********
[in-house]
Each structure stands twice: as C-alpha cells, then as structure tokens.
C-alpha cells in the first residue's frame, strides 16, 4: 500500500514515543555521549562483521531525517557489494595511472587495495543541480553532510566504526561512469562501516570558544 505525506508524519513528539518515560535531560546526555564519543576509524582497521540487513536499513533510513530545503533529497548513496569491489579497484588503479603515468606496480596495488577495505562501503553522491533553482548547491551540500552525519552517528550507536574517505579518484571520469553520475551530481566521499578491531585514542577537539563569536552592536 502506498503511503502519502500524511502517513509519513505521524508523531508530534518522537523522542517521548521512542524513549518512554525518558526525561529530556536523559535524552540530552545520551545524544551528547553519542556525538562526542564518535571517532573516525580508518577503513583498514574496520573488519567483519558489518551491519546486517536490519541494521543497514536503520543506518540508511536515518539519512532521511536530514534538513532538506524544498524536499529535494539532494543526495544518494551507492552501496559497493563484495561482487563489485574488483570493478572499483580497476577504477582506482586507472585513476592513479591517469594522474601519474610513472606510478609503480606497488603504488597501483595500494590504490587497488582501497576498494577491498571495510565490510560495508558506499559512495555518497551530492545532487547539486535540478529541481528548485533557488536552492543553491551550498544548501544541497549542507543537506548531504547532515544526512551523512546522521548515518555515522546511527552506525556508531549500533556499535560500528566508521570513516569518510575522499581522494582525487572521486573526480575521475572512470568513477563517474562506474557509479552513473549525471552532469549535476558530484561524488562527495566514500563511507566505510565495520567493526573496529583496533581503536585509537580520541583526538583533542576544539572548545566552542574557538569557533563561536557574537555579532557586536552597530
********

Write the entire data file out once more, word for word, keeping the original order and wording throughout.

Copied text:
[in-house]
Each structure stands twice: as C-alpha cells, then as structure tokens.
C-alpha cells in the first residue's frame, strides 16, 4: 500500500514515543555521549562483521531525517557489494595511472587495495543541480553532510566504526561512469562501516570558544 505525506508524519513528539518515560535531560546526555564519543576509524582497521540487513536499513533510513530545503533529497548513496569491489579497484588503479603515468606496480596495488577495505562501503553522491533553482548547491551540500552525519552517528550507536574517505579518484571520469553520475551530481566521499578491531585514542577537539563569536552592536 502506498503511503502519502500524511502517513509519513505521524508523531508530534518522537523522542517521548521512542524513549518512554525518558526525561529530556536523559535524552540530552545520551545524544551528547553519542556525538562526542564518535571517532573516525580508518577503513583498514574496520573488519567483519558489518551491519546486517536490519541494521543497514536503520543506518540508511536515518539519512532521511536530514534538513532538506524544498524536499529535494539532494543526495544518494551507492552501496559497493563484495561482487563489485574488483570493478572499483580497476577504477582506482586507472585513476592513479591517469594522474601519474610513472606510478609503480606497488603504488597501483595500494590504490587497488582501497576498494577491498571495510565490510560495508558506499559512495555518497551530492545532487547539486535540478529541481528548485533557488536552492543553491551550498544548501544541497549542507543537506548531504547532515544526512551523512546522521548515518555515522546511527552506525556508531549500533556499535560500528566508521570513516569518510575522499581522494582525487572521486573526480575521475572512470568513477563517474562506474557509479552513473549525471552532469549535476558530484561524488562527495566514500563511507566505510565495520567493526573496529583496533581503536585509537580520541583526538583533542576544539572548545566552542574557538569557533563561536557574537555579532557586536552597530